I did not intend to climb Blackford Hill. Or rather, I did, but it was supposed to be a minor footnote in a list of grander Corbetts, Munroes, and other great deeds during my visit to Scotland.
Life, as they say, is what happens when you’re busy making other plans.
Sunday: Flew into Edinburgh 30 hours later than planned. Food poisoning (or something) had laid me pretty low in Leiden and I’d opted not to fly on Saturday, thus forfeiting a 36-hour binge of Highland adventures with Stephan. Feeling much better now and looking forward to a productive conference and some local Edinburgh carousing and cavorting.
Monday: Hiked a mile or two from my guest house to the base of Blackford Hill feeling increasingly poorly. By the time I stumbled across the doorway to the Royal Observatory near the top, I was feeling pretty bad. Went for a lay-down for three hours in a quiet office but felt increasingly bad. The food poisoning had returned…
…except that food poisoning shouldn’t come back, should it? Pretty intense pain that was only getting worse. Something was definitely wrong. My good friend Nick, who works at the Observatory, drove me to A&E at the Royal Infirmary. X-rays and blood work show nothing particular. Admitted to the ward and put on blessed pain killers. Nick and various of my conference colleagues come to visit which is really nice.
Tuesday: Life on the ward with three older Scottish gents of various demeanors. Profuse vomiting. CT scan reveals obstructed small bowel, probably from an adhesion left over from my infamous spleen incident of two decades ago. Seems improbable to me, but they all seem pretty sure. Surgery tomorrow. No idea what is going to happen. I’m a long long way from home and emotionally lower than I’ve ever been before.
Wednesday: Surgery. Blessed oblivion. I am told it went very well. Things got a little hazy. Much behind-the-scenes scrambling by my family.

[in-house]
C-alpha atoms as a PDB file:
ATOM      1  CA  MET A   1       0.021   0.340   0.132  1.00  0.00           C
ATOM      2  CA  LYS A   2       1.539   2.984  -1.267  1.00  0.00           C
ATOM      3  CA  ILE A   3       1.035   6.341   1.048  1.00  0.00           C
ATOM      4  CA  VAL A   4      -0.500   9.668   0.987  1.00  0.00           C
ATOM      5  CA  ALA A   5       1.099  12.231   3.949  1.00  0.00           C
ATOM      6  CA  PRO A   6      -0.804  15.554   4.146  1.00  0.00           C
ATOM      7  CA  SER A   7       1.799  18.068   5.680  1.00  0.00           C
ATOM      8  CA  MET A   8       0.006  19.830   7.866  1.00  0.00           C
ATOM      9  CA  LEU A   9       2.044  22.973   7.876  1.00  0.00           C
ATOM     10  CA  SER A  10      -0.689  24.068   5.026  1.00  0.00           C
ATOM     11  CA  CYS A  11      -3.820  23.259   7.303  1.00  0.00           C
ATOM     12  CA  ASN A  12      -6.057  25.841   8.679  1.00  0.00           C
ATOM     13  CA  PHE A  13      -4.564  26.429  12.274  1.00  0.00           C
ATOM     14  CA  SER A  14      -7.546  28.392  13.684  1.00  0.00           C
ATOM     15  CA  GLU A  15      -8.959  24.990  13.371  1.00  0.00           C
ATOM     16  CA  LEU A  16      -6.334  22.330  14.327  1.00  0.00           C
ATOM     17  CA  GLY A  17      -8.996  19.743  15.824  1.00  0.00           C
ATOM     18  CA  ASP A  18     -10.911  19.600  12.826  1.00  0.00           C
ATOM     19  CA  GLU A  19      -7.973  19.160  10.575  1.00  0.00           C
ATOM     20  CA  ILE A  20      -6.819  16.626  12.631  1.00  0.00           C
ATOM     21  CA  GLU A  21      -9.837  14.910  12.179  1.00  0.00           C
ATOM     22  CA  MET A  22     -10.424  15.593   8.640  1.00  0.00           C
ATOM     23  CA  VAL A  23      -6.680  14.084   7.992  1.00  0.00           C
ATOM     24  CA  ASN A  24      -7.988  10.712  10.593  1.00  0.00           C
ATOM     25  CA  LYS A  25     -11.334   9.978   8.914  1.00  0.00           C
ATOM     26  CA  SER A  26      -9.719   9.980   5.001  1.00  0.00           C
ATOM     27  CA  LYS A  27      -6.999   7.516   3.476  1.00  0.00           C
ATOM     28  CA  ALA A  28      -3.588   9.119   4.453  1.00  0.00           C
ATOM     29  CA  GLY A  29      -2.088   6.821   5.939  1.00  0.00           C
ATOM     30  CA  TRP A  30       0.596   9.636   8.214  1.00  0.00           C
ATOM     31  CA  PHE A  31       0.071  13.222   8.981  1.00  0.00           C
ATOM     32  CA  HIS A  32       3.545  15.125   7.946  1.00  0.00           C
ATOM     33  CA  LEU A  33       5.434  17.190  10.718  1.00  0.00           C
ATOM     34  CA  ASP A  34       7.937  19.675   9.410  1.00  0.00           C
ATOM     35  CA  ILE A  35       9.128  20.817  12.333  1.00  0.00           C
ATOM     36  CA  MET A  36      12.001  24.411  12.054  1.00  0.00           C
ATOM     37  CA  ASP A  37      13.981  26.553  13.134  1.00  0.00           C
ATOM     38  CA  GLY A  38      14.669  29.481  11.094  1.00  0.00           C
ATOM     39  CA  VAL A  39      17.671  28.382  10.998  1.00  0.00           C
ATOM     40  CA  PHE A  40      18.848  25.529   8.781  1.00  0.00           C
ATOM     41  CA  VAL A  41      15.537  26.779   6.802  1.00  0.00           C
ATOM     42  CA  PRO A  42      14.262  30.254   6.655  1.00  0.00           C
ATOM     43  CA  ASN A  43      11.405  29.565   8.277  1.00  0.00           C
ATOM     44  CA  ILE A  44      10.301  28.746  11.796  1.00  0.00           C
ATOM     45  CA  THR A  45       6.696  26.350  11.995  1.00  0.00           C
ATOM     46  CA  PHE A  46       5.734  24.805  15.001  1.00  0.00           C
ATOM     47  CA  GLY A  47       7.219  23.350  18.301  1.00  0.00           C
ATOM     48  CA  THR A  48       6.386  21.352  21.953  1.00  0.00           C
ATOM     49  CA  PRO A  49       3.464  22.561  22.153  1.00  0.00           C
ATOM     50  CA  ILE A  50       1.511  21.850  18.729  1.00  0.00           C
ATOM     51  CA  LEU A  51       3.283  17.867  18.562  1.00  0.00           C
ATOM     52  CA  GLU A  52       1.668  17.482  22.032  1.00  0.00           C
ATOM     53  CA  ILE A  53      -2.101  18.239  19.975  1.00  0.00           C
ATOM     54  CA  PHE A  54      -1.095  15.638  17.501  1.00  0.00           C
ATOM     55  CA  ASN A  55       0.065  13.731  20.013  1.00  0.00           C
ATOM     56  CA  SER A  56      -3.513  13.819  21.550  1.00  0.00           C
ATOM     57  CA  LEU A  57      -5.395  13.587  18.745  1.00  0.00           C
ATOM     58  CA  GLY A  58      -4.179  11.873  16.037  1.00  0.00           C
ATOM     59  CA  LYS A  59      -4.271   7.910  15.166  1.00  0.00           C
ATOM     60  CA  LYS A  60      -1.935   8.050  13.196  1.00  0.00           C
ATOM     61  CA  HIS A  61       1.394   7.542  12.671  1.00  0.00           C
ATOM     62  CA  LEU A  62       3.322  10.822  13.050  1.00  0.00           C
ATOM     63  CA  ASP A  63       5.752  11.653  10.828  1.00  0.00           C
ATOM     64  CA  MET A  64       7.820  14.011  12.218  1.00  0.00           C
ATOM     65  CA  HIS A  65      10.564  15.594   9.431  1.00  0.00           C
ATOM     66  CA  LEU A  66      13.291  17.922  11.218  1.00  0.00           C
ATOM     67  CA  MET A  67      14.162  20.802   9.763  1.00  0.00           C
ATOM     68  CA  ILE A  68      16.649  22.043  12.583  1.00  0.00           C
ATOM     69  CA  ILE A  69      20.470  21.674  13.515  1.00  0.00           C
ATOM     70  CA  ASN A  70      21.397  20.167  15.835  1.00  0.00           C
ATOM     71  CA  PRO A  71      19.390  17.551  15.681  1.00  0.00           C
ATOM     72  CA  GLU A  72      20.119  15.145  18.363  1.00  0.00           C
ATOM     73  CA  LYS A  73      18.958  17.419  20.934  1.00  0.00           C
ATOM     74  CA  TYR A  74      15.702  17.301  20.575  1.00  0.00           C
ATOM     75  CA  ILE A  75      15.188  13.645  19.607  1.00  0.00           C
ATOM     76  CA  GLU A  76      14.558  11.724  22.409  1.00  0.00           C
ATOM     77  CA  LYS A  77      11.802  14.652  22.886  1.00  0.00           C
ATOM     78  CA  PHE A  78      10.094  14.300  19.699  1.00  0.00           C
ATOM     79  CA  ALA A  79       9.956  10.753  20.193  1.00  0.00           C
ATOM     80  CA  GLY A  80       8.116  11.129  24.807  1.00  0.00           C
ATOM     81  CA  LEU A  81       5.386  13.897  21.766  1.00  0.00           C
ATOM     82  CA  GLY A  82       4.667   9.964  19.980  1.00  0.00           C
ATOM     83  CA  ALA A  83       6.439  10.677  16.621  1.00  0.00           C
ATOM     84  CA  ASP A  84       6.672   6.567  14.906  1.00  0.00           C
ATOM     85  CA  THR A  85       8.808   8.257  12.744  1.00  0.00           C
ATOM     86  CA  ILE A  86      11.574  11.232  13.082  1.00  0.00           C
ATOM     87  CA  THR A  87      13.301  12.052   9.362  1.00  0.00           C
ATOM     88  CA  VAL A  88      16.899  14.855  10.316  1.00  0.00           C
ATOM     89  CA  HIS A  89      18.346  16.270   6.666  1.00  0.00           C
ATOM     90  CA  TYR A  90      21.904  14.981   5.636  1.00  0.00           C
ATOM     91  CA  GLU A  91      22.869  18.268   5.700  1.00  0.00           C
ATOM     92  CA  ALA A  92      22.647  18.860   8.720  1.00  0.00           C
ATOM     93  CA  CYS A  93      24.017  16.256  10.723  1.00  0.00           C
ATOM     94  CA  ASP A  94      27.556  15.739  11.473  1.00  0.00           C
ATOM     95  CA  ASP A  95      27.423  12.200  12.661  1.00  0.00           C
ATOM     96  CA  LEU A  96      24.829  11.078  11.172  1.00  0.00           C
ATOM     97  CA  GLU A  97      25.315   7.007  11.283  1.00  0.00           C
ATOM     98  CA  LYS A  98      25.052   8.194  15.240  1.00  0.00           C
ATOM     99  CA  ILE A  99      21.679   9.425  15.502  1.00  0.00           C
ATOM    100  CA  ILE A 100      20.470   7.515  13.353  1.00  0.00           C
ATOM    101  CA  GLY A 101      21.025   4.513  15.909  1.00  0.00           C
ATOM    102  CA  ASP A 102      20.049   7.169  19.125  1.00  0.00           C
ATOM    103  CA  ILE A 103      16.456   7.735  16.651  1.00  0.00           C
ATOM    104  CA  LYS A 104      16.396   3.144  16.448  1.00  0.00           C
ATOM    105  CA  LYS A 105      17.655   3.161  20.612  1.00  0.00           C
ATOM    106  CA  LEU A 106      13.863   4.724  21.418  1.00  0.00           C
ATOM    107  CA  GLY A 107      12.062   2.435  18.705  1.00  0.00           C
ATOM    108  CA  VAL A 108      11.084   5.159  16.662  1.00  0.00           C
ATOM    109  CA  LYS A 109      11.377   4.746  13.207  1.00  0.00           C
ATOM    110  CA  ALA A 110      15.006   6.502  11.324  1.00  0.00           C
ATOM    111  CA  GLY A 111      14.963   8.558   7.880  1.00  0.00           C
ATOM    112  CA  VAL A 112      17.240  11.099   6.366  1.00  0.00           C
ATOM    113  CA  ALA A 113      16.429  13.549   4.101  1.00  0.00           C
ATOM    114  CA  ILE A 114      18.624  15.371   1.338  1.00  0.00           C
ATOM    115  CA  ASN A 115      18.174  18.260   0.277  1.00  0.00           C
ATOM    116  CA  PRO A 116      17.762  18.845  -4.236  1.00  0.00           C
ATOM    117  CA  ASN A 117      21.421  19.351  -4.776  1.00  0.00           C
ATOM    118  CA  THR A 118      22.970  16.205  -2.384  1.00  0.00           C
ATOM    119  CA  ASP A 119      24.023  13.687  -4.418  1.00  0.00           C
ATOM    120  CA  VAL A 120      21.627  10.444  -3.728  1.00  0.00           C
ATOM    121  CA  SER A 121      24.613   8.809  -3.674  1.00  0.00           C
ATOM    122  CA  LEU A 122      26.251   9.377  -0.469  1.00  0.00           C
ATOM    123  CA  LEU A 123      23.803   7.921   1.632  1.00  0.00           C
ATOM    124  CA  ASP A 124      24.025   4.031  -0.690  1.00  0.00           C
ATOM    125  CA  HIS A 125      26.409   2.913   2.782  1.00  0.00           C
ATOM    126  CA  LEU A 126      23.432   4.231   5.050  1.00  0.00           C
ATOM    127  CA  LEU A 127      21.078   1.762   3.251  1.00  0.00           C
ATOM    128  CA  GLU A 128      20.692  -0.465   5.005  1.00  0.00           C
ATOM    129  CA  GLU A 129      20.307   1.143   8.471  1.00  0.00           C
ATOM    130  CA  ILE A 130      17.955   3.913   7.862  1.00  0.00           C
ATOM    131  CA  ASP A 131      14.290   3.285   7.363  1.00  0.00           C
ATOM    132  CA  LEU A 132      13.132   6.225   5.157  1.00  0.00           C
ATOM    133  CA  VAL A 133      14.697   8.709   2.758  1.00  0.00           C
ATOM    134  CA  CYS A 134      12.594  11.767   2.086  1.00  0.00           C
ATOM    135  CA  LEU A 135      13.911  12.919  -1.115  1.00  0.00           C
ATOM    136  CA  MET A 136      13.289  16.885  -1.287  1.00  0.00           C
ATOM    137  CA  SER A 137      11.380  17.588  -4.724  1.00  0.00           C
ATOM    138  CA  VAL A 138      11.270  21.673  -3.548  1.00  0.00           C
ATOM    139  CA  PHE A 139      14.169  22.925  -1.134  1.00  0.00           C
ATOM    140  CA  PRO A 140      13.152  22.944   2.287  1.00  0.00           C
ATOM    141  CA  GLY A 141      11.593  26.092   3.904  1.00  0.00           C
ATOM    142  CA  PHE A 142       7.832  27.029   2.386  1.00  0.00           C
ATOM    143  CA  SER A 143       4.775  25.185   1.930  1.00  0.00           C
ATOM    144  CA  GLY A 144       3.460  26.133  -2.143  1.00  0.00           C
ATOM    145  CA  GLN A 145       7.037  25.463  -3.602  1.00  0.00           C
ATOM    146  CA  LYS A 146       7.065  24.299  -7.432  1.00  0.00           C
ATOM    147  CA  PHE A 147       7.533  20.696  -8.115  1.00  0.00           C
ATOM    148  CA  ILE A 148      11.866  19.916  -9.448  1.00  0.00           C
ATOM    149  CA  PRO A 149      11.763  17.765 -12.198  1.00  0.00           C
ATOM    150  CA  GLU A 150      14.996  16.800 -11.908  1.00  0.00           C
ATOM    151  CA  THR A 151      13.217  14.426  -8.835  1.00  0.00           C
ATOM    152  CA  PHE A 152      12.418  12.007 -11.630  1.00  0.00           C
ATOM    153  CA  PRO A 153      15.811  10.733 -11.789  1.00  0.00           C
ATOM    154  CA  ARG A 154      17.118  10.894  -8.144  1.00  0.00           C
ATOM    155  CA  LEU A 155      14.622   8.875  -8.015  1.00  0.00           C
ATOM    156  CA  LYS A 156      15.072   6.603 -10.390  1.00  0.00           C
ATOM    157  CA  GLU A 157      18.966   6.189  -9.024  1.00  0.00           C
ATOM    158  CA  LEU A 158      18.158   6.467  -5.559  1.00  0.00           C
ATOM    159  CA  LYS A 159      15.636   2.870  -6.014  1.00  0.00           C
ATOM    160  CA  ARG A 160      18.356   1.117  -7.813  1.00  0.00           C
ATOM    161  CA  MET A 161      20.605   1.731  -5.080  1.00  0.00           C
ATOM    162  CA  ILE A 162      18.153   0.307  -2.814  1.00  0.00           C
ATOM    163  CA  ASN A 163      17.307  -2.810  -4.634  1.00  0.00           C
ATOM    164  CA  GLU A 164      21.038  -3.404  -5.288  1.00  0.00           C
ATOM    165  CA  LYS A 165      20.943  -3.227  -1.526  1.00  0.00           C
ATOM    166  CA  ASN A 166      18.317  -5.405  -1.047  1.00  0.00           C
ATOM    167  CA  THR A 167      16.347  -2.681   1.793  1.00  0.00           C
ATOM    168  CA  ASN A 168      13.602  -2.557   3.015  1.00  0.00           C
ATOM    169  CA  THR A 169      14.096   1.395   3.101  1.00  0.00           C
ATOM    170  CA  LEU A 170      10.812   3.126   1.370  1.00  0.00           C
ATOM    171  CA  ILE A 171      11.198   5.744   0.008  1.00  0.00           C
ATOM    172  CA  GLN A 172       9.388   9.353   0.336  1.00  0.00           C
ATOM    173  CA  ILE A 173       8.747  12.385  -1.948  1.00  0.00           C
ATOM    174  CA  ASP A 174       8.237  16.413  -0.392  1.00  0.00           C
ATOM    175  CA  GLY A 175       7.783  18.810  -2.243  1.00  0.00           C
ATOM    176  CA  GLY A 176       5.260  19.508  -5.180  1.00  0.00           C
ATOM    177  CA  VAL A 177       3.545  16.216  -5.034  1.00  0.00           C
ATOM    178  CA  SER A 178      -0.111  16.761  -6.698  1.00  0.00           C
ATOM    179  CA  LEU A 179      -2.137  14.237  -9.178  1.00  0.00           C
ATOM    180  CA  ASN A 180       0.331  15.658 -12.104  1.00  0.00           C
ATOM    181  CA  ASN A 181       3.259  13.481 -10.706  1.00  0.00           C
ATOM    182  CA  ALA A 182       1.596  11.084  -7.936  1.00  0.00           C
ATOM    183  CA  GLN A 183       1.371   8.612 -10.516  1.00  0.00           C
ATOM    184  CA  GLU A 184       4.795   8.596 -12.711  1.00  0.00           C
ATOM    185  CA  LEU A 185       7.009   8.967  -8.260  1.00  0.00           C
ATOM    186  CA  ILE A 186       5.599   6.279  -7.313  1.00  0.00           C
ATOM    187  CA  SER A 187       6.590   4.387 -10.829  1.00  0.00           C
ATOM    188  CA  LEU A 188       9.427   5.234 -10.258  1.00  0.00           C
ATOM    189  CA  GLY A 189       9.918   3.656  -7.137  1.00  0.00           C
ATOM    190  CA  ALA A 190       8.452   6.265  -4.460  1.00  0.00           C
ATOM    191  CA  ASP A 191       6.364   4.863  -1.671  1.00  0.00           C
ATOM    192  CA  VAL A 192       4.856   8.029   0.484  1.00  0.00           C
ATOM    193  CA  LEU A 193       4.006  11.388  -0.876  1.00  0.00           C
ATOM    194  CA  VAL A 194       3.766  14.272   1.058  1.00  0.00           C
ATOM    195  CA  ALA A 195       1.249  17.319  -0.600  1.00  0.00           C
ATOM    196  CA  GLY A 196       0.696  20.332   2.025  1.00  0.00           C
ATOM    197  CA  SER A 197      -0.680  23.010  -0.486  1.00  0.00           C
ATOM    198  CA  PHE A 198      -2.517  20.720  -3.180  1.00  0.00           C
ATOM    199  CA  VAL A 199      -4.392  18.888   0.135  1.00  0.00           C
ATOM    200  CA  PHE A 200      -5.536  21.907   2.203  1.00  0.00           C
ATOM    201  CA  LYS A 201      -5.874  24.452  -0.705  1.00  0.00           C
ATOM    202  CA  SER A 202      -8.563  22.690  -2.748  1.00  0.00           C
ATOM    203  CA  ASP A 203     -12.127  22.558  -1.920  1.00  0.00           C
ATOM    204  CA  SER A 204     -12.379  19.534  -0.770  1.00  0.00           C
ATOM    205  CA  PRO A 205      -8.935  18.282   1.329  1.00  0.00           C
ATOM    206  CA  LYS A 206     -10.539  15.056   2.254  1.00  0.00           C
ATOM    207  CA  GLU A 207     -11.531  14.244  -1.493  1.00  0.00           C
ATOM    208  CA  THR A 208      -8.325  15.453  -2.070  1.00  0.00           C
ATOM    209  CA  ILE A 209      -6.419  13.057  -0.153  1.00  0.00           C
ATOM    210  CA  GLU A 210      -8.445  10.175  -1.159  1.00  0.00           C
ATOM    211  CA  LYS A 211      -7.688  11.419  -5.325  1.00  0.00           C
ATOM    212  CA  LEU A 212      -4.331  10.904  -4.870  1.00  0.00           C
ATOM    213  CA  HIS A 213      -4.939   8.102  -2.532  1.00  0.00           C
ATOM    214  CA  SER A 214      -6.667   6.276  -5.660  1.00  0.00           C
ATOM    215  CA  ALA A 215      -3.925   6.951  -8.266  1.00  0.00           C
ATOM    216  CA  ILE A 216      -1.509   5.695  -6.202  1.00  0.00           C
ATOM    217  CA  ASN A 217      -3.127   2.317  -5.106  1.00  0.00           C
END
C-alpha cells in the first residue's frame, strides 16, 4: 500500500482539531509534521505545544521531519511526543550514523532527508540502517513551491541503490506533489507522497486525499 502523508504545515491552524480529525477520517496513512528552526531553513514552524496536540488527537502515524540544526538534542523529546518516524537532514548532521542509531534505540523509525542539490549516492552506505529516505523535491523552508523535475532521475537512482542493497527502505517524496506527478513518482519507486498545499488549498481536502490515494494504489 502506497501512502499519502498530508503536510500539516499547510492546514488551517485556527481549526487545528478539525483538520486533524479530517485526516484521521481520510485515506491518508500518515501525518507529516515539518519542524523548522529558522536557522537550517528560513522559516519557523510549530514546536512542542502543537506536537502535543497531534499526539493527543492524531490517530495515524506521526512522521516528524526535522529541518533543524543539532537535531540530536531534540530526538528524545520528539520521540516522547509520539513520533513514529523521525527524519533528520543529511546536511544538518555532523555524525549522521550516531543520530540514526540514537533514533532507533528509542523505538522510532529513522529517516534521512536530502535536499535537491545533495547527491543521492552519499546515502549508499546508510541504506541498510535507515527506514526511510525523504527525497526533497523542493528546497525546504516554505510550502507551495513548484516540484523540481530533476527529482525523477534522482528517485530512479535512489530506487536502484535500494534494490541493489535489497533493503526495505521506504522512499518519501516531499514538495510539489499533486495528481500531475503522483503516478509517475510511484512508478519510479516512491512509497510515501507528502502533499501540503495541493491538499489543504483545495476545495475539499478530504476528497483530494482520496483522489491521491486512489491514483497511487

Thursday (and rest of Wednesday): mostly spent in a morphine haze.
Friday: Steady improvements but the complete emptying and subsequent re-inflation of a GI tract is fascinating and horrible. Kicked the morphine habit. Mom arrived on the red-eye from Boston. Thanks to Nick and John for getting her established and oriented.
Saturday: Thankful to be tube-free and slowly mobile. Mom is now coherent and more chipper about an unplanned trip to Scotland.
Sunday again: Released from the Royal Infirmary and resting at the Cherry Tree Guest House with three days until we fly home. Still feeling pretty fragile, but definitely nice to be on the way to normal again.
Monday again: Beautiful morning. Nick picked up Mom and I from the Guest House and gave us a tour of the Royal Observatory. Very nice to finally see the place I was supposed to be spending most of last week in. Beautiful setting and very historic.
More meaningful, however, was that the observatory is a short quarter mile walk from the top of Blackford Hill. Mom and I made our slow way on gravel paths, through beautiful fields full of flowers, past a radio mast, to the grassy summit of Blackford hill almost precisely one week after I started my ill-fated expedition. Should I have been climbing even the modest heights of Blackford hill a day after being released from hospital? Probably not, but it’s hard to capture the emotional importance this had for me. The views were spectacular. We hiked slowly down the north face of the hill and caught a bus back to the guest house.
My many, many profound thanks go out to everyone who has pulled me out of what was the most emotionally challenging experience of my life, bar none. First, of course, my mother who flew to the rescue on little notice, and Amy and my father who made calls and pulled numerous strings behind the scenes.
Second, Nick Cross and John Stocke who took care of me and ran local interference until Mom arrived. Also Mat, Stephan, David, Ben (and probably a few other friends whom I don’t remember in my drug-induced haze) who would trek out to the hospital to make sure I was provisioned, entertained, and kept abreast of the various wild claims one person or another had made that day at the conference. I never really appreciated before how nice it is to see familiar faces when in hospital.
Third the doctors, nurses, and other staff of the National Health Service (RIE, Ward 106) who took compassionate, gentle, and thorough care of me. Similarly, ward-mates Andy and Steve who helped pass the time in what was otherwise a pretty maddening time.
Finally, to many other friends who offered help and moral support to me in Scotland and Amy at home. We both appreciate all help and the good wishes.